Mother's and Father's Day Idea


Mother’s and Father's Day Idea

Mother's day is a special day to celebrate a special person in your life.  Many students do not have a mother, but they may have someone who is very special to them.  This pop-up message is a box is adaptable for any care giver.  Your students can make the box and then choose the pop-up message to include.  It even works for Father's Day!





This adorable packet is available in my TPT store and includes directions for making the box as well as different graphics students can choose from to decorate the box.  Then there are 5 different pop-up page choices;
  1. All About ________
  2. World's Best   (acrostic poem)
  3. Letter to _____
  4. Recipe for a perfect _____
  5. Promise Coupons
Each option can be customized for mothers, fathers, mums, dads, aunts, uncles, grandmothers, or any other special person.

 Mother's and Father's Day ---Crockett's Classroom

For even more terrific ideas check out this blog post by
Mother's Day Ideas--- Hello Sunshine


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Writing Folders

Writing Folders

Ahhh! My student writing folders are a mess!  Find out how to keep the organized so students can keep track of their papers throughout the entire writing process.


I love using writing folders in my classroom.  In late summer, as soon as Walmart and Target stock their Back-to-School aisle I look for their specials on pocket folders.  I can usually find them priced at 10 for a $1.  That's when I put my writing folders together. They are a super handy way for students to keep their writing projects organized.  Putting two folders together gives you 4 pockets-perfect for the steps in the writing project.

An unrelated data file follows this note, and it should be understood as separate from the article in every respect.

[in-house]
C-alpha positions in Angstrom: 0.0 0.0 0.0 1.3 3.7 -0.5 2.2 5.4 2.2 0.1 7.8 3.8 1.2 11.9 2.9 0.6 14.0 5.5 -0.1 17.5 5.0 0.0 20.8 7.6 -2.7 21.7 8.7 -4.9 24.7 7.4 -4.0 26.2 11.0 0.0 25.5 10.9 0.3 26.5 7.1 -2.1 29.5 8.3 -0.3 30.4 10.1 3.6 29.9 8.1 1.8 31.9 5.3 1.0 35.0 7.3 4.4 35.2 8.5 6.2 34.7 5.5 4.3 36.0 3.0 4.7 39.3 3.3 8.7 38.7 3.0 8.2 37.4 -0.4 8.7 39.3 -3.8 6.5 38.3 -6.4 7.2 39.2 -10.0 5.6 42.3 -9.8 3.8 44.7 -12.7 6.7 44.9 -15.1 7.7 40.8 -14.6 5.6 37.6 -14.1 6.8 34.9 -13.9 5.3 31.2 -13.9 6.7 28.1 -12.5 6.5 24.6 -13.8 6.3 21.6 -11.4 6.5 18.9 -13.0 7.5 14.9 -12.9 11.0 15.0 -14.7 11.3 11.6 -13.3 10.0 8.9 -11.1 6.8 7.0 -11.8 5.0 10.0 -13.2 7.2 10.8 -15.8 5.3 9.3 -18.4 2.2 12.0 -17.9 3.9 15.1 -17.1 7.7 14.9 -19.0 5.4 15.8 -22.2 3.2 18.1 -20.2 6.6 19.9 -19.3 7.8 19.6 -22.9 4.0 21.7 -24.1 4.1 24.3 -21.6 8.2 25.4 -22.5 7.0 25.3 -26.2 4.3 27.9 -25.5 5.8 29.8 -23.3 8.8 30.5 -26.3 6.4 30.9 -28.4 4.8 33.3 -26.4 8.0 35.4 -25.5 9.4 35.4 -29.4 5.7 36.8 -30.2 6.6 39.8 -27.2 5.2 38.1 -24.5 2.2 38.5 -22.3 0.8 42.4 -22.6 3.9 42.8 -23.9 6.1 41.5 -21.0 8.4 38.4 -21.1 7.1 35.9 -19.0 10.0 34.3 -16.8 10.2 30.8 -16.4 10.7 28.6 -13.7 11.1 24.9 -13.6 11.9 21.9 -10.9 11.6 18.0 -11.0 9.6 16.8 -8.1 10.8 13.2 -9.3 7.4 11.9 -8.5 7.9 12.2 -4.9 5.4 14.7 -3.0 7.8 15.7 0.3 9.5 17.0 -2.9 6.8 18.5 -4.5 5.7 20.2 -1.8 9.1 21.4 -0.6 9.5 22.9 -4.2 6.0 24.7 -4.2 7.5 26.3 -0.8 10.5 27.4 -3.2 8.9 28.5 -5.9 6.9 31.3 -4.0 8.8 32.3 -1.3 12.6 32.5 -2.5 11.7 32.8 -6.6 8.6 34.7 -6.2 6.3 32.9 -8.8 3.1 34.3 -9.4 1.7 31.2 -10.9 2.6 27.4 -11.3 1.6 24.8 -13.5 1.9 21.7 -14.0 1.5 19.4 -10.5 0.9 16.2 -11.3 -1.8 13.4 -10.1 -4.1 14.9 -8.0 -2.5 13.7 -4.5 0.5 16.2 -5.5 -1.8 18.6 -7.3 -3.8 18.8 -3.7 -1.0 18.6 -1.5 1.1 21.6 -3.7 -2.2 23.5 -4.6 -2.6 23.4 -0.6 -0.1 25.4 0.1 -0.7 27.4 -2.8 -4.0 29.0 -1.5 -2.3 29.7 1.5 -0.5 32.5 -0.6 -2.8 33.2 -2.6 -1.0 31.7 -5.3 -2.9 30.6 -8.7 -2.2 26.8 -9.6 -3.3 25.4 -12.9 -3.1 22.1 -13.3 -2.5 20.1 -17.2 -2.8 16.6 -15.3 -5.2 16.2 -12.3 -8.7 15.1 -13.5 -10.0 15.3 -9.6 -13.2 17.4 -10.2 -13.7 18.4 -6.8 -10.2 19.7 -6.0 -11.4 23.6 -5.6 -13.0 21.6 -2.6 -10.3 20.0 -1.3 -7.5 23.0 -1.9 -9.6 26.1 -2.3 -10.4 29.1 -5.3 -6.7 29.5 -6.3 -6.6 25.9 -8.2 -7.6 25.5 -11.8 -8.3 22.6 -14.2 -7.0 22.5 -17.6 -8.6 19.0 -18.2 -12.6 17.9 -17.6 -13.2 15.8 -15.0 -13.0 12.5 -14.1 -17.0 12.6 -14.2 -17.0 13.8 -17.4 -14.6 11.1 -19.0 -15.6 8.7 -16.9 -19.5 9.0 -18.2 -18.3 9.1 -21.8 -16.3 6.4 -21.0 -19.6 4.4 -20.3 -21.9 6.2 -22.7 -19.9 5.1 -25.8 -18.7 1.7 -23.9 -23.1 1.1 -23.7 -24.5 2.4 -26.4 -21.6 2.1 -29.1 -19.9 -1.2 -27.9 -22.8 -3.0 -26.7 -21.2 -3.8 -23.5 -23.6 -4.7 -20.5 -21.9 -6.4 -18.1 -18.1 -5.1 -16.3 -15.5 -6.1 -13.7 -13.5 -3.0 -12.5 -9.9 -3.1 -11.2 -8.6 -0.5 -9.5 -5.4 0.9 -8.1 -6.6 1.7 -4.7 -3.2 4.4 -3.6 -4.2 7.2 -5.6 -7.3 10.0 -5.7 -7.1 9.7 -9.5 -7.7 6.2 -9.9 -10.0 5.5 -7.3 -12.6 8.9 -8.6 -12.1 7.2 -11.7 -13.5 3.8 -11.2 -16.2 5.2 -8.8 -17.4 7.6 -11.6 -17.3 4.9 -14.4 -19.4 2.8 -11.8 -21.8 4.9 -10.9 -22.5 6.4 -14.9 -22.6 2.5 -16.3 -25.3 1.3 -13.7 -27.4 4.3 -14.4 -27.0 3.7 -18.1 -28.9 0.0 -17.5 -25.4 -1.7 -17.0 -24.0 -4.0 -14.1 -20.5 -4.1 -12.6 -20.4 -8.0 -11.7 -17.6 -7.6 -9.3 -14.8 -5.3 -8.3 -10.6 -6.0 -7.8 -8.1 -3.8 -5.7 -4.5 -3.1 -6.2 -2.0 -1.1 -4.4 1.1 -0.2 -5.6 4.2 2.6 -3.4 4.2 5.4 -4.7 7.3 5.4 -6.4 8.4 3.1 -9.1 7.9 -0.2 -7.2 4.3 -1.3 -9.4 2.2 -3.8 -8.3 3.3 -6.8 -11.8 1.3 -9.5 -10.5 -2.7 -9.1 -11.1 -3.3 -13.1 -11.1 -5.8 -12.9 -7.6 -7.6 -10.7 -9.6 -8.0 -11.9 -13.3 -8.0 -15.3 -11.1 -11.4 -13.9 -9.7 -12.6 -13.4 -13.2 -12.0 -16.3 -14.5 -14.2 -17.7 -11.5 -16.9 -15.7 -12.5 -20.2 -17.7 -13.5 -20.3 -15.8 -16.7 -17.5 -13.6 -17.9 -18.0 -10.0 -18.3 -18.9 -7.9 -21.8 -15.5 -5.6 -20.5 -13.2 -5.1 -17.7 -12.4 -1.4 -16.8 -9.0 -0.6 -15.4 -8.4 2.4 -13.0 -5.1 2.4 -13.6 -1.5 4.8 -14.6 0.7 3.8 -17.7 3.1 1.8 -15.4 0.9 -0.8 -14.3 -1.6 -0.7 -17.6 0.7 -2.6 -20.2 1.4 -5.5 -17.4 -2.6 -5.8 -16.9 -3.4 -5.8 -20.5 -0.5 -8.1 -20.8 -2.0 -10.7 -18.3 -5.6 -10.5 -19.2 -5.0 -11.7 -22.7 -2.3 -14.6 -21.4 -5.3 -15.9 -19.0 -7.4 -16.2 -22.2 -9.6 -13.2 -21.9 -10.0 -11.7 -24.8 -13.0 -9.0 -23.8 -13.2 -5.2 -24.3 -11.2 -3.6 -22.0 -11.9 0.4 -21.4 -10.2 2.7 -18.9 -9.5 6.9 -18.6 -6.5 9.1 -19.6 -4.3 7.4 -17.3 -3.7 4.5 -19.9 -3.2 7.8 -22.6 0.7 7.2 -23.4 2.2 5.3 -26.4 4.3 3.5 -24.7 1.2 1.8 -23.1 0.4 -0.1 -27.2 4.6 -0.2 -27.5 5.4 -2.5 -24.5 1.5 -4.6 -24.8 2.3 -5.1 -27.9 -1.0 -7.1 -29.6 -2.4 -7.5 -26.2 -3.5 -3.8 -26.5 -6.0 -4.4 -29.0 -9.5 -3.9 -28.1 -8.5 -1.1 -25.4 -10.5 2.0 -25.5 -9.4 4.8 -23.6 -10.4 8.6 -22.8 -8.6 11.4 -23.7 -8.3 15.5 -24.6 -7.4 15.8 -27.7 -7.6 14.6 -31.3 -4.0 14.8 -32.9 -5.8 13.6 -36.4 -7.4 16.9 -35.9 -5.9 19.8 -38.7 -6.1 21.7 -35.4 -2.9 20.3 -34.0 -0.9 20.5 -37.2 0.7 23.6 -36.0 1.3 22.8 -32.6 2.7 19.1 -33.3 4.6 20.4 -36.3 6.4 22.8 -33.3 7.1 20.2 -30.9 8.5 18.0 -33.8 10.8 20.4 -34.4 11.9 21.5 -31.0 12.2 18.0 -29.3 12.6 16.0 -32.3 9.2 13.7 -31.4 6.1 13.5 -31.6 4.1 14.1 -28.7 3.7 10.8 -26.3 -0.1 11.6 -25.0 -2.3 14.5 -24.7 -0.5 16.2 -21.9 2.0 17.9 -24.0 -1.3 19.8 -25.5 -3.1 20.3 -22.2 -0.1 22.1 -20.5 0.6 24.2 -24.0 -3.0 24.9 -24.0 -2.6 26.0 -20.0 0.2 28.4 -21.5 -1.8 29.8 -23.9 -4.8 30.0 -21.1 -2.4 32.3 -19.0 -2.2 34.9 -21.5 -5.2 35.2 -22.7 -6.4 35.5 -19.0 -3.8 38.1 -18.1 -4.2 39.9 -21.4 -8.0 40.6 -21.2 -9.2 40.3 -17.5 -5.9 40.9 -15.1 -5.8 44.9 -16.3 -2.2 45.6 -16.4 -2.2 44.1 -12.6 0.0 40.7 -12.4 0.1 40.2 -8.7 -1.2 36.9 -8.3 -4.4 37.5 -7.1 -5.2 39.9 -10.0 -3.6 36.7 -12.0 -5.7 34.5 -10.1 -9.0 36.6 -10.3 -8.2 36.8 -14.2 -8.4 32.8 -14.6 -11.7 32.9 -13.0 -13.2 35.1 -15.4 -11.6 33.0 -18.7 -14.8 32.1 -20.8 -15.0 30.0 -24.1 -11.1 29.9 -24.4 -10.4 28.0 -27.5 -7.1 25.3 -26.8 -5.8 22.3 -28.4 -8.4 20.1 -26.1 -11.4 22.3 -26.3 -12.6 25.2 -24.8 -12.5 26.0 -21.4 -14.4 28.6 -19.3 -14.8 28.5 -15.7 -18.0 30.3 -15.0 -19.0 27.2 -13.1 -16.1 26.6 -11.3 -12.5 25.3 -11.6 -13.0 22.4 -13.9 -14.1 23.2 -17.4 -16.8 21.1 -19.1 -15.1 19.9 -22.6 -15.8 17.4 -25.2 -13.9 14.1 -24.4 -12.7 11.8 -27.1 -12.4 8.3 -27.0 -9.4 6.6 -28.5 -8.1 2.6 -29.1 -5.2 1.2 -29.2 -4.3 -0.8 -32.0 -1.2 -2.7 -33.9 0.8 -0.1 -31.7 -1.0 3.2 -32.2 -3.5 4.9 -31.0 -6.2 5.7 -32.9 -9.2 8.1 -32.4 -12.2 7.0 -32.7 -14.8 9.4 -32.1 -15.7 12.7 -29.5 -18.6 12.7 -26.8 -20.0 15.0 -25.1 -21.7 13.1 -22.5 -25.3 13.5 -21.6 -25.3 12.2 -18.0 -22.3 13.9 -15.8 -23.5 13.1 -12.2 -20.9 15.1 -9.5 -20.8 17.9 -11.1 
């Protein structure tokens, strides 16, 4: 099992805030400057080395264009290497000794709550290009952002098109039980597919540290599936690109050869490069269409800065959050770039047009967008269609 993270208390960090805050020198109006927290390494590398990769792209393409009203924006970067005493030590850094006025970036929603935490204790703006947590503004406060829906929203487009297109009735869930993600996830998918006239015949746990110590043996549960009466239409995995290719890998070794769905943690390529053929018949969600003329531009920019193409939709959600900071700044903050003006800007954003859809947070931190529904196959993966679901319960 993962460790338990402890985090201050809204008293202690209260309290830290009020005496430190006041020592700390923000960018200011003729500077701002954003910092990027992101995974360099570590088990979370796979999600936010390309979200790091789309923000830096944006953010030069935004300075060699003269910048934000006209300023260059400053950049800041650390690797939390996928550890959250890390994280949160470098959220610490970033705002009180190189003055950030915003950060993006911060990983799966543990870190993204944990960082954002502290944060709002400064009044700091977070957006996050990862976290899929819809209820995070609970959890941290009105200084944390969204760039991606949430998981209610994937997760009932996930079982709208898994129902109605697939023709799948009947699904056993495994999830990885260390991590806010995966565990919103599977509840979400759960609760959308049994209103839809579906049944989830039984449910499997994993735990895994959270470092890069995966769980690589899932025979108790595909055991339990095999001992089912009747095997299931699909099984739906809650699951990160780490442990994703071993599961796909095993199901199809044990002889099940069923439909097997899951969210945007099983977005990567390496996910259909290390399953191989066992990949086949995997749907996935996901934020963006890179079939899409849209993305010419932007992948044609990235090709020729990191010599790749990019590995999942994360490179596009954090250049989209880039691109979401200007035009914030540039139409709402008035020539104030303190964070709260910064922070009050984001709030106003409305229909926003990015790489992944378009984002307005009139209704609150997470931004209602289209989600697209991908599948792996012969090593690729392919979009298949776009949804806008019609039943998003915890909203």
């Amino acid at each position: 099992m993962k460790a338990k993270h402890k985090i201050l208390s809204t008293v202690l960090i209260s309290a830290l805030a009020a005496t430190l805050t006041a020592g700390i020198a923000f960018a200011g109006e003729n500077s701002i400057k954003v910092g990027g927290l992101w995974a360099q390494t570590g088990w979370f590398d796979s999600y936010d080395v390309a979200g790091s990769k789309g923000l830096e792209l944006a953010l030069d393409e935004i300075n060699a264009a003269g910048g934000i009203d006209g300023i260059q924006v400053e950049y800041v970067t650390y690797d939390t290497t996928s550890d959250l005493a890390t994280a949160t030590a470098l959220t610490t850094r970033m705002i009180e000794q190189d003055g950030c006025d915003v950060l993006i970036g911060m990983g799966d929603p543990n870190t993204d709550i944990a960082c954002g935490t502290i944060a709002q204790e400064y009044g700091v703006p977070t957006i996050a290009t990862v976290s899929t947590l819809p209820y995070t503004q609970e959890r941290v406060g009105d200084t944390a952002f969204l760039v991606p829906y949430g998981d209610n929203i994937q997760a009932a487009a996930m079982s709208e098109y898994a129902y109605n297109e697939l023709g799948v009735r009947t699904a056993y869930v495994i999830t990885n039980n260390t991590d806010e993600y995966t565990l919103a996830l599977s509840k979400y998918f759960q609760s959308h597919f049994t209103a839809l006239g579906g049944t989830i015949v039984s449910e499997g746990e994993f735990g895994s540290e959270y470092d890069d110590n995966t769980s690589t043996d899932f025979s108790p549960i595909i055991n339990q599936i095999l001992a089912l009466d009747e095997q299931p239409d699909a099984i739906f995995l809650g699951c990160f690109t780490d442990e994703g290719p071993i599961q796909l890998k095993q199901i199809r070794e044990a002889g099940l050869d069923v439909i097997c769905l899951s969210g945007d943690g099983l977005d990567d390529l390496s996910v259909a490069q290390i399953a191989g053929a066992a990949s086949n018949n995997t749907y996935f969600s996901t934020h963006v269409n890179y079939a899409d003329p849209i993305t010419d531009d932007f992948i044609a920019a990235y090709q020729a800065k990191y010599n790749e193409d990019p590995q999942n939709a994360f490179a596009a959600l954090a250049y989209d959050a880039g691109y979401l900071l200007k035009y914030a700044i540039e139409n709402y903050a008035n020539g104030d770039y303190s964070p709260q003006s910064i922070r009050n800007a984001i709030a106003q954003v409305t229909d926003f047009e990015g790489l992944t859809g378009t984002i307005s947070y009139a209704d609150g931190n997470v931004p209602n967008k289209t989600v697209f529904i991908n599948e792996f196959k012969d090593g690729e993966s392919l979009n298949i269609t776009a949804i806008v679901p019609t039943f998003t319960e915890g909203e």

What I love the most about these folders is they are so easy for the students to use.  When they're working on their pre-planning with graphic organizers or drawing a picture they can store those pages in the first pocket.  Then when they're working on their first draft the paper goes in that pocket.  As they move through each step of the process they move their paper to the next pocket.  

The folders were stored in a basket on my counter. That way I could look through any folder to check on a student's progress.  Also, I had fewer students mysteriously loose their papers through the writing process.

When one writing project was finished and published we took out all the papers, stapled them together and put them in a portfolio that held student work until the end of the year.


Writing folder, super easy way for kids to keep their papers organized as they write, revise, edit and publish their work.

When I made mine several years ago I used two plain pocket folders (without the center prongs).  I turned one folder inside out so the pockets were on the outside.  Then I opened both folders and placed one on top of the other with the pockets facing each other.  With a long arm stapler I stapled them down the center crease. Long arm staplers are expensive, about $30 at Staples, but I used mine a lot. You might see if there are several teachers in your building who want to go in together to share the cost. 

Writing folder, super easy way for kids to keep their papers organized as they write, revise, edit and publish their work.
This shows inside the two folders

Inside the writing folder are pages with useful information for writers.
Here you see the center section.

This shows two of the pockets,  the other two pockets are behind the center section.

 One thing I liked about using this style of pocket folders is I could laminate each folder before I stapled them together and they lasted for several years.

But, I saw an idea on Pinterest that used one folder with the center prongs and one plain pocket folder.   You punch holes in the plain pocket folder and clip it into the center of the pronged folder.  I liked the idea because you didn't need a long arm stapler, so I tried it out. 

On my first try the folder in the center was clipped in too far, which decreased the size of the pockets and a piece of paper wouldn't fit.



So then I added some tape to the edge of the folder and hole punched the tape.  You can now put papers in the center pockets, but the center folder sticks out.  Not sure I like that.
  

The rest of the folder looks great:


The inside parts look great.

Maybe someone else will figure out how to make the perfect writing folder, until then, you're welcome to try this idea.  

 Writing folder sample pages--Crockett's Classroom


How do you organize your students' writing projects?  If you have a blog post about organizing student writing or a money saving idea for the classroom please link up and share with everyone!
  



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